The rate at which electric vehicles and related technologies are developing is important for all forward-thinking businesses, but so is the rate at which organisations are picking up these technologies. This could be crucial to their progression, as it is environmentally and commercially positive, something heard in a webinar run by FM World in association with E.On.
Hannah Collishaw, director of E.ON Drive UK said this; “The future of energy is decentralised and local. It’s about giving customers control. We’re focused on digitisation, decarbonisation and electrification… Driven by the clean air strategy, we’re offering sustainable solutions to our 22 million customers across Europe including 6.8 million in the UK.”
E.On believe that by 2020 there will be half a million electric vehicles on the road, rising to over a million by 2023. Collishaw continues; “Stretching targets to improve air quality, transport and electric vehicles are a game changer. Our vision is to provide sustainable electric vehicle charging to drivers, wherever their destination at places such as hotels, motorways, public parking spaces and at home and work.”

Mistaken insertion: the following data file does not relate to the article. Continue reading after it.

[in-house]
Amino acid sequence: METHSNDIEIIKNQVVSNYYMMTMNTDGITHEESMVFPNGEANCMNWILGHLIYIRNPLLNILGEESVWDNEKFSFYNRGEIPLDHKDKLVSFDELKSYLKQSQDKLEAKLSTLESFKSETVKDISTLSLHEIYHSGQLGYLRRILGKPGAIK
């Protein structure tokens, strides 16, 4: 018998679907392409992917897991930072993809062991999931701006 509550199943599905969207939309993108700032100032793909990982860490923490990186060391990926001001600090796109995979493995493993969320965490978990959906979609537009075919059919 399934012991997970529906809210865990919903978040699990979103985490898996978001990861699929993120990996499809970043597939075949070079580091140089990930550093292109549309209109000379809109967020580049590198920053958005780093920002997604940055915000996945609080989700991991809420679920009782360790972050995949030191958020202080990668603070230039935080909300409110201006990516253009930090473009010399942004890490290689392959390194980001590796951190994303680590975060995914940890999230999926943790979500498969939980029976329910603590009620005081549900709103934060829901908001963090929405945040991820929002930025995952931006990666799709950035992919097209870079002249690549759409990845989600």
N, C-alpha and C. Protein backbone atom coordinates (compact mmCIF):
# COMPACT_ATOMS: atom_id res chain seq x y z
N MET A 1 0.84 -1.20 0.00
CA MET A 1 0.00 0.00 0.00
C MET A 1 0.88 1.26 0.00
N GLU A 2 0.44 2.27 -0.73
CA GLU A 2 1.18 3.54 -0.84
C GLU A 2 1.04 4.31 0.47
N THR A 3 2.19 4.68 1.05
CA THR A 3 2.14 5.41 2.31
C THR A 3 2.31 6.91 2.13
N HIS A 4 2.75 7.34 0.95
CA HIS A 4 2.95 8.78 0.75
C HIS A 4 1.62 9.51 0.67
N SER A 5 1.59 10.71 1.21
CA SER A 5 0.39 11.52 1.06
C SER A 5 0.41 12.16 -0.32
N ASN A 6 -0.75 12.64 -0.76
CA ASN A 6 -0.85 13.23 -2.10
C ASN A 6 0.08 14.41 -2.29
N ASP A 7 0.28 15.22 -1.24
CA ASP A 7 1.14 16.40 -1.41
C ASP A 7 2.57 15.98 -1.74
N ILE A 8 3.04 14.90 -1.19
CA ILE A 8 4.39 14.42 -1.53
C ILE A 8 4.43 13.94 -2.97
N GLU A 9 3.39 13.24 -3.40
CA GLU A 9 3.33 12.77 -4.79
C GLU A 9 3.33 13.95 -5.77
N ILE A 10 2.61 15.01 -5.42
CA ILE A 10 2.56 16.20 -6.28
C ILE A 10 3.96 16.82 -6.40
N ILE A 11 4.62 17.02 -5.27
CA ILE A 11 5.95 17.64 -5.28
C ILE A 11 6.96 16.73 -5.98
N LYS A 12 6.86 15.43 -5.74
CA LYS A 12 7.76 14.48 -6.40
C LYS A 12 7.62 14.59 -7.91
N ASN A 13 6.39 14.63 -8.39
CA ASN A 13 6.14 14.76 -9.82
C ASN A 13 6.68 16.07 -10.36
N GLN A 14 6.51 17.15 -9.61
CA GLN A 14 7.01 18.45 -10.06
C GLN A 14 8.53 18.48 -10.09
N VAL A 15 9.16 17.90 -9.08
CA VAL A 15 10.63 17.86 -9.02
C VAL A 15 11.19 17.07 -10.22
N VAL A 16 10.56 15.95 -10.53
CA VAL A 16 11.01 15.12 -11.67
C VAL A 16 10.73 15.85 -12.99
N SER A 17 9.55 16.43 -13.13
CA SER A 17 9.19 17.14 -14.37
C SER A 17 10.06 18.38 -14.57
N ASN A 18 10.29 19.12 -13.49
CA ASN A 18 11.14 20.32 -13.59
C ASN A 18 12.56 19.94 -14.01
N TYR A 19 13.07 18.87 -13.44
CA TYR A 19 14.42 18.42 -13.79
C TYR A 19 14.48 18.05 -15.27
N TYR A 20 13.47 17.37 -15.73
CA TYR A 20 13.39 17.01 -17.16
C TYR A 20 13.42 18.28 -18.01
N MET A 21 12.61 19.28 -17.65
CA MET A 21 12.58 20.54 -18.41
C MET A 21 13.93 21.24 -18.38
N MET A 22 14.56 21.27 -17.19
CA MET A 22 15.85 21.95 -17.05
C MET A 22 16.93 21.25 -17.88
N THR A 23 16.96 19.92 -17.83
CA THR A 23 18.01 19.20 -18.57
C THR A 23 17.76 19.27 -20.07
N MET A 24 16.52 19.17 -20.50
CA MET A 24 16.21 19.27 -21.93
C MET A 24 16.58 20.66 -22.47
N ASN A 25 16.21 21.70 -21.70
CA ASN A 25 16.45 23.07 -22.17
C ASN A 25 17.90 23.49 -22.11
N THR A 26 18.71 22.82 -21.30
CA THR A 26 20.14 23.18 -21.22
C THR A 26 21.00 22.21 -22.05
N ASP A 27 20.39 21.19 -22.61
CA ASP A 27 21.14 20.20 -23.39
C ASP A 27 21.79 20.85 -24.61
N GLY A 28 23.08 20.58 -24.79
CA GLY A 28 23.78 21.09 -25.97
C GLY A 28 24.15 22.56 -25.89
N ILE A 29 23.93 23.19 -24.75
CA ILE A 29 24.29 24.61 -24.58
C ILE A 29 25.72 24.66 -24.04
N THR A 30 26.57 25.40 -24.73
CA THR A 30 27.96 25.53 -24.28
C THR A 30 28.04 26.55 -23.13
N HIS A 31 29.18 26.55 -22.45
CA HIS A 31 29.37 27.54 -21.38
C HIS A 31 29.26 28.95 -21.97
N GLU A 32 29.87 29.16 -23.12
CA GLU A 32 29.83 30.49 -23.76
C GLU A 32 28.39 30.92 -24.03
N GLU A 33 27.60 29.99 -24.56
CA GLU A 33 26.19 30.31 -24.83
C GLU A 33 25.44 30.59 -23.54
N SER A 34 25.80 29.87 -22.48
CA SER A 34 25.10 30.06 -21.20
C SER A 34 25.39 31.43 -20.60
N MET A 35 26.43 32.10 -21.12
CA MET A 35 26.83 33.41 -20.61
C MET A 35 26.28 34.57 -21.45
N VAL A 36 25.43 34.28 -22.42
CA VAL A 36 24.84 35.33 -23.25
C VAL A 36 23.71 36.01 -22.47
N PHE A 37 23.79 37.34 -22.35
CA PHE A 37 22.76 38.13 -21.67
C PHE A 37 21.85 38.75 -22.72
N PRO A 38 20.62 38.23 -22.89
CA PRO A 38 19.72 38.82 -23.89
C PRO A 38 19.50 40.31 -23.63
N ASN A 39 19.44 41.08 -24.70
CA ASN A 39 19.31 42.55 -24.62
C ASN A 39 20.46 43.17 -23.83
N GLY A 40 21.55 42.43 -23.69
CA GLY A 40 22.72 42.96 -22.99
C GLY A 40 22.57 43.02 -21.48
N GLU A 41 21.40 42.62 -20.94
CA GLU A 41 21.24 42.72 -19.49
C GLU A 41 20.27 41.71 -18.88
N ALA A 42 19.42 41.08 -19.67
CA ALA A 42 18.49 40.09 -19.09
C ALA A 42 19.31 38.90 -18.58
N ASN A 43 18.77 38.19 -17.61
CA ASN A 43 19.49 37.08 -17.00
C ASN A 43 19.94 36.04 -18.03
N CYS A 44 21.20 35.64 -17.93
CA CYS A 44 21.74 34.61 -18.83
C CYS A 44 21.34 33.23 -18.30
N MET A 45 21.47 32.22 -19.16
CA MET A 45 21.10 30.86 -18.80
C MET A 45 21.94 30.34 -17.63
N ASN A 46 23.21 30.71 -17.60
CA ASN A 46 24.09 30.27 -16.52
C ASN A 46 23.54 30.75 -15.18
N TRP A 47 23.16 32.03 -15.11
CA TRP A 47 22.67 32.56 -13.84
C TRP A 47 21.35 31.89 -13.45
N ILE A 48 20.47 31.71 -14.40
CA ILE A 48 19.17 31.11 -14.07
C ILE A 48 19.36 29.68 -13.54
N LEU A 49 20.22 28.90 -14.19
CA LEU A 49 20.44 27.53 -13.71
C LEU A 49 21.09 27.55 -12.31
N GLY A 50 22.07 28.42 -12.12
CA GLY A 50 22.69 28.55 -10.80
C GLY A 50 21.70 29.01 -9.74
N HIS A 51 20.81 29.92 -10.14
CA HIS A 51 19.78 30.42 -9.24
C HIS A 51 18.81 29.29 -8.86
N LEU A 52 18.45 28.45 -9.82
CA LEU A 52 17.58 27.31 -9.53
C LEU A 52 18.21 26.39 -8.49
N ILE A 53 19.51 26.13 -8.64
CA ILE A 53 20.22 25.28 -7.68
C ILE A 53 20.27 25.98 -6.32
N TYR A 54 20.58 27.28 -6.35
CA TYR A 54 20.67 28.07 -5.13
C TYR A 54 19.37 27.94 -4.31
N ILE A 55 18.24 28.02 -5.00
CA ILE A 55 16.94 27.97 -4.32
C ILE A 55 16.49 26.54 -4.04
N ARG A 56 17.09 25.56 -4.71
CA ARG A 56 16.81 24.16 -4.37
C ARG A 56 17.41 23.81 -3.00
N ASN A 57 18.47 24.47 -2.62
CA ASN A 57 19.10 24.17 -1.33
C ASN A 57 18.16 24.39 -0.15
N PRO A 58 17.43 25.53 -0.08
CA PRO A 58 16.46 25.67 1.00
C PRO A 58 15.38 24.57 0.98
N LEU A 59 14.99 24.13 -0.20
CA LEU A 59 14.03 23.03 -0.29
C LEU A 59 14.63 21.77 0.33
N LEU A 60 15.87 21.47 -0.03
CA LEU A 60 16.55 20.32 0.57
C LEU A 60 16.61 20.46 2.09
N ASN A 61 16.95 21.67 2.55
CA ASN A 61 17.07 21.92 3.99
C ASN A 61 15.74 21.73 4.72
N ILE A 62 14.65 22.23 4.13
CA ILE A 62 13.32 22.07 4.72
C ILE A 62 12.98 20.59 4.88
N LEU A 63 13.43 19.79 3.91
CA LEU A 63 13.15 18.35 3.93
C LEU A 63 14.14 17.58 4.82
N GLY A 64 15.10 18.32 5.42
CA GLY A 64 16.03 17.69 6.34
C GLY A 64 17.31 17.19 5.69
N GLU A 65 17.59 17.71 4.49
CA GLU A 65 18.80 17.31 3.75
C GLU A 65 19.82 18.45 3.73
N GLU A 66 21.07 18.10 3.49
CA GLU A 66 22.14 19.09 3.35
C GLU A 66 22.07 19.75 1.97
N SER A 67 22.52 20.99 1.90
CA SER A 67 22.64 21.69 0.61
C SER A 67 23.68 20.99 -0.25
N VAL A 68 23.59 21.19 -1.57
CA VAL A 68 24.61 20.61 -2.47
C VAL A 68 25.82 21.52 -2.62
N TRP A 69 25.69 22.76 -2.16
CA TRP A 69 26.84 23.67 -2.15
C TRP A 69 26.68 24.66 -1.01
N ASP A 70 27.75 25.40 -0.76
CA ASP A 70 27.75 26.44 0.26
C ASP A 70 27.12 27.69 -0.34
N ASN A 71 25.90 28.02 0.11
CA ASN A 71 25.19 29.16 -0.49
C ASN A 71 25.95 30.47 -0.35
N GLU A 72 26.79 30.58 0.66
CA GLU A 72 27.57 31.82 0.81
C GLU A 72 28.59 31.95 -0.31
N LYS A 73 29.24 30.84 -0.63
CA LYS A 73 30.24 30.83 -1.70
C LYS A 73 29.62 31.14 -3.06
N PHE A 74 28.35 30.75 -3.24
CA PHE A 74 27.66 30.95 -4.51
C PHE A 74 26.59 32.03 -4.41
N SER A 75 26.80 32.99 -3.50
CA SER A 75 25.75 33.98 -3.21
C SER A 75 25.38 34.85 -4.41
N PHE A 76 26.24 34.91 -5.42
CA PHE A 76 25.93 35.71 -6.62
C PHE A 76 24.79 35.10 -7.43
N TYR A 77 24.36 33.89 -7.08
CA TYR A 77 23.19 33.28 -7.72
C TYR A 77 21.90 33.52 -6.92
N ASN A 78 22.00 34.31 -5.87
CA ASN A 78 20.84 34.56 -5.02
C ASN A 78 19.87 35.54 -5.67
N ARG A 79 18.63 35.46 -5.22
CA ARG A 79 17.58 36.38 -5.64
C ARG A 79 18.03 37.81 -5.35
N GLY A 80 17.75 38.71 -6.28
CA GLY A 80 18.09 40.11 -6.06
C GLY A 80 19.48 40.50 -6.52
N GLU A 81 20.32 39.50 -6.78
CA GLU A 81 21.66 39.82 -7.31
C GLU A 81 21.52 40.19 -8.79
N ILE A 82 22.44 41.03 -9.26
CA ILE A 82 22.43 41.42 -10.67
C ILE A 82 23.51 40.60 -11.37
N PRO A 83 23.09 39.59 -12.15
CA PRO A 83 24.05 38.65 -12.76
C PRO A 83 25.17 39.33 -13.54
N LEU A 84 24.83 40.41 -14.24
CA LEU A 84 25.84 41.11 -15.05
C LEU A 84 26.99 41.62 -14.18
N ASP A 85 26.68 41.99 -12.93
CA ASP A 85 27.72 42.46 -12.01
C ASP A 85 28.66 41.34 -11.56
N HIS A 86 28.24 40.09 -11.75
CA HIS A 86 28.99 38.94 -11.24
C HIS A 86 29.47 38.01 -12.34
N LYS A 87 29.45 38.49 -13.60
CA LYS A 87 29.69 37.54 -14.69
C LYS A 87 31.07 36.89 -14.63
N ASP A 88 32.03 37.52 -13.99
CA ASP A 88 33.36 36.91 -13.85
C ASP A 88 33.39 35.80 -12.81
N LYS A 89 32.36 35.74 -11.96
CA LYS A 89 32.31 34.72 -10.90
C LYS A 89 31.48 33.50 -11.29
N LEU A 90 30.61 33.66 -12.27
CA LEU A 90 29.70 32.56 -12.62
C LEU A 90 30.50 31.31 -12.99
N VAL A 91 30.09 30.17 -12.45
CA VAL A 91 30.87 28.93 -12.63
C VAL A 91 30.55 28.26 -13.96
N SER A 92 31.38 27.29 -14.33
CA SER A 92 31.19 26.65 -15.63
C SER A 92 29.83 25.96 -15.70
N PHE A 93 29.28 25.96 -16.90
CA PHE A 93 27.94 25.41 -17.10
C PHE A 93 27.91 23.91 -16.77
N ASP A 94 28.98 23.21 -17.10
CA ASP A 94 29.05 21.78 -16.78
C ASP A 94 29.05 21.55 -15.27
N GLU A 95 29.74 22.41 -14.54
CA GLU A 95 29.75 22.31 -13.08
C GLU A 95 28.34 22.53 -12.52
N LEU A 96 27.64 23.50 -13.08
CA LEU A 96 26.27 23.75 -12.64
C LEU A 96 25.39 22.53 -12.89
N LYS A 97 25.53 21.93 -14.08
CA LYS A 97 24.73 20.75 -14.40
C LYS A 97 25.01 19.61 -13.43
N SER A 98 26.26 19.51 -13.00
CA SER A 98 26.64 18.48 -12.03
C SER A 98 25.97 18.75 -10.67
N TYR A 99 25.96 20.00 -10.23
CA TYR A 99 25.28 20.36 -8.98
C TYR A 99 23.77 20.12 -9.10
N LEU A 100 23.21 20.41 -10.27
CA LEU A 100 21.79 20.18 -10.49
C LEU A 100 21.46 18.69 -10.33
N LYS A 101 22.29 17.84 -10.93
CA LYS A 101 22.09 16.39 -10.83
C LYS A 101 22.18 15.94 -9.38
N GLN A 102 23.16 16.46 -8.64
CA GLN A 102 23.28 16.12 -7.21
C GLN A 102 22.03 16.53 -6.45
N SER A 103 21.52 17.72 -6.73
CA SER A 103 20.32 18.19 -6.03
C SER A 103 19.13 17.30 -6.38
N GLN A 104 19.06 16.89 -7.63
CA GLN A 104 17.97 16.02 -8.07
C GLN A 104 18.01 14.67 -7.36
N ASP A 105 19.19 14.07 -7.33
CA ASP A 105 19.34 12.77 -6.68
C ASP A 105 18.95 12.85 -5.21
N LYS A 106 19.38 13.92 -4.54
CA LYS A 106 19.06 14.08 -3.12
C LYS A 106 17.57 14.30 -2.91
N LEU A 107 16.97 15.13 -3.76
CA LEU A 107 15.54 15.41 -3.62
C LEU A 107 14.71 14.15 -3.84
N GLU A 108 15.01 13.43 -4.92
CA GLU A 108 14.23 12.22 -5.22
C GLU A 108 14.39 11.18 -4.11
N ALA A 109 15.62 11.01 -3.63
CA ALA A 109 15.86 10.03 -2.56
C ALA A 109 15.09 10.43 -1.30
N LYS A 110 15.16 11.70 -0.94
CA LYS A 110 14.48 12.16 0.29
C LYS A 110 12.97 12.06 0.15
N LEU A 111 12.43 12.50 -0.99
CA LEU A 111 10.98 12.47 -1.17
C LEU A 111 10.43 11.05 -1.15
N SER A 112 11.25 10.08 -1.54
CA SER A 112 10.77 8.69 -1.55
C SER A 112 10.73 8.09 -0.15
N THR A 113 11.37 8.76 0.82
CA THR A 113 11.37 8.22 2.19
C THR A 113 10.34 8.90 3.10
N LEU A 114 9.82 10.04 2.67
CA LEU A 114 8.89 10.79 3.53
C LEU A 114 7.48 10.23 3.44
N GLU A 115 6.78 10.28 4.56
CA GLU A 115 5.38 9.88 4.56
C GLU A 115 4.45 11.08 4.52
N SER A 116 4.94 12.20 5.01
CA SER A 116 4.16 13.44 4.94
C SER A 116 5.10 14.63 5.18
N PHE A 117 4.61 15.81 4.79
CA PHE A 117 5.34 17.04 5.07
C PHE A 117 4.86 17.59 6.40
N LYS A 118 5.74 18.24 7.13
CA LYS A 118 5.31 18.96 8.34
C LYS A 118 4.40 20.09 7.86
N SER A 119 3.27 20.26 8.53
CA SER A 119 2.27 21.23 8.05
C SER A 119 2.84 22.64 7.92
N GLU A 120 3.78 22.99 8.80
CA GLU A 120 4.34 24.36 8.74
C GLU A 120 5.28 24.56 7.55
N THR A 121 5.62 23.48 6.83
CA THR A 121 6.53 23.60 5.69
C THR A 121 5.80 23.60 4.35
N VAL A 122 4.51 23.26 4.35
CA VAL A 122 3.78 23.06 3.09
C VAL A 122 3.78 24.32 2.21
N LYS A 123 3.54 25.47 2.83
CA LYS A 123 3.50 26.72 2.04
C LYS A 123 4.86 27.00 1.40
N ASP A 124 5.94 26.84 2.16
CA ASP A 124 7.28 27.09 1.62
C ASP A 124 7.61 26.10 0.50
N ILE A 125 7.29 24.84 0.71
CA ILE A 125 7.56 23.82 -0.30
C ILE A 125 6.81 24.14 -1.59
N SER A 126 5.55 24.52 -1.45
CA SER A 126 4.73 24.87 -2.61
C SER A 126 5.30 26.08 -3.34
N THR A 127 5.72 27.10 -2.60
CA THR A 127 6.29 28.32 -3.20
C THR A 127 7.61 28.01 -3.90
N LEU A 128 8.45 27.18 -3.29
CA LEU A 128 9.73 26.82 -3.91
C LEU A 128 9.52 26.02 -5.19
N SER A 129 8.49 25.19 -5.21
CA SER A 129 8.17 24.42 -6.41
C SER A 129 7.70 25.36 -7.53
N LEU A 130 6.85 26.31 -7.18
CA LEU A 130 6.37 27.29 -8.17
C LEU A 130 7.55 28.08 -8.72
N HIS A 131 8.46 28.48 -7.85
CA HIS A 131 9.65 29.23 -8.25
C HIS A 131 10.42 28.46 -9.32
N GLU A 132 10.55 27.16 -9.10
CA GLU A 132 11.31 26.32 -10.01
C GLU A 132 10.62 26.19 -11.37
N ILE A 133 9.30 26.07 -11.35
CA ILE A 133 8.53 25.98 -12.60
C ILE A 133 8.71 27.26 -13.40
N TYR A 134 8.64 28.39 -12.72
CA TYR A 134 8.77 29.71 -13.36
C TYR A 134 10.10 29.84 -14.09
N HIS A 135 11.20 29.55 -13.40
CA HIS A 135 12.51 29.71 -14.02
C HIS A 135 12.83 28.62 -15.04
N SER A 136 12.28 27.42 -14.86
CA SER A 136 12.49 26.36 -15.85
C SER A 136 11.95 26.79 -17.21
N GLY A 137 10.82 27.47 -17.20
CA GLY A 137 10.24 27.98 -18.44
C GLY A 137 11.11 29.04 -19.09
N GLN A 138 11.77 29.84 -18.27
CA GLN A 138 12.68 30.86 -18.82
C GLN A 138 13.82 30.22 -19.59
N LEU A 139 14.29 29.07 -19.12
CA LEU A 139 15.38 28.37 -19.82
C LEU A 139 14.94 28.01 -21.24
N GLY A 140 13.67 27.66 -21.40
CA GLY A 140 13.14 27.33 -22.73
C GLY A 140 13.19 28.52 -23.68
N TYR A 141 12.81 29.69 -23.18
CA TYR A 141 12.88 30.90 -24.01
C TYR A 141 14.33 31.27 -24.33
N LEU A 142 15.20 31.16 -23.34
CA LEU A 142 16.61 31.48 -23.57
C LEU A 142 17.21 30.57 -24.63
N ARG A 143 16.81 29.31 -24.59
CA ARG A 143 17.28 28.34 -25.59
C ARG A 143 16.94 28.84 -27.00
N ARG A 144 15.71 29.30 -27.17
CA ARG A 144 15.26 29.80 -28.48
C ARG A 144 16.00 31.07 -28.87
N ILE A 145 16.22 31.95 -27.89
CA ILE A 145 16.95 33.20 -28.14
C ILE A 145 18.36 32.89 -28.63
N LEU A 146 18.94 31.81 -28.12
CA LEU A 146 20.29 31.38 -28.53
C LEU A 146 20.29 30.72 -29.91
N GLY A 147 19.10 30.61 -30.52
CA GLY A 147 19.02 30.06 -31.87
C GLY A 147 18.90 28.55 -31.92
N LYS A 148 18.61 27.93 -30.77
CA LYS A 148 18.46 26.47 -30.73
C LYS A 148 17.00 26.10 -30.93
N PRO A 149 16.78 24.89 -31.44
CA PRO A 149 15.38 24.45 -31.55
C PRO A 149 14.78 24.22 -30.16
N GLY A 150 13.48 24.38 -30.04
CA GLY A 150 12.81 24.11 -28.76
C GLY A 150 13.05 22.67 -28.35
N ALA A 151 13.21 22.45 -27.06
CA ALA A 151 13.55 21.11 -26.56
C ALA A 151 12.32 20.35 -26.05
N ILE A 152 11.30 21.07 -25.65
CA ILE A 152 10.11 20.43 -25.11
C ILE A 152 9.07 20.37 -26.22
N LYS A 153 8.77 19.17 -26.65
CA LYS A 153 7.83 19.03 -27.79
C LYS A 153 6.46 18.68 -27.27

EV charging stations can differentiate progressive businesses, as they would allow employees to charge cars while working; “Businesses should be considering installing EV charging points that will offer benefits and advantages to their employees and will create new value for their businesses, whilst also reducing their reliance on the grid,” said Collishaw.
Tom Donnelly, product strategy manager at Productiv, said the government is concerned with two main issues relating to this subject: reducing global warming and improving air quality.
“This is driven partly by legislation, but also by customer requirements,” said Donnelly. “London is leading the world in reducing air pollution and in 2020 will introduce the world’s first ultra-low emissions zone, followed by a number of other cities including Birmingham, Rome and Amsterdam.”
The government’s ‘Road to Zero Strategy’ targets 50-70% of new cars being ultra-low emission vehicles by 2030, and a number of initiatives are in place to encourage this, such as the Workplace Charging Scheme which will reduce the cost of installing EV chargers by up to 75%, Donnelly claimed.
Legislation like this will increase the uptake of electric vehicles over the years to come, therefore charging infrastructure will become very necessary.
So EV charging points will certainly become a crucial consideration for corporate businesses, and it makes sense for those that are able to get a head start on this provision. There are however certain factors to consider, such as peak charging, which means that the main time businesses’ employees will charge their cars is during working hours when the use of electricity is already quite high, as opposed to overnight when the government intends for most EV’s to be charged. This is something which further legislation and sustainability schemes will look to tackle, as government bodies and industry leaders aim to improve sustainability on our roads.
(Source: FM World)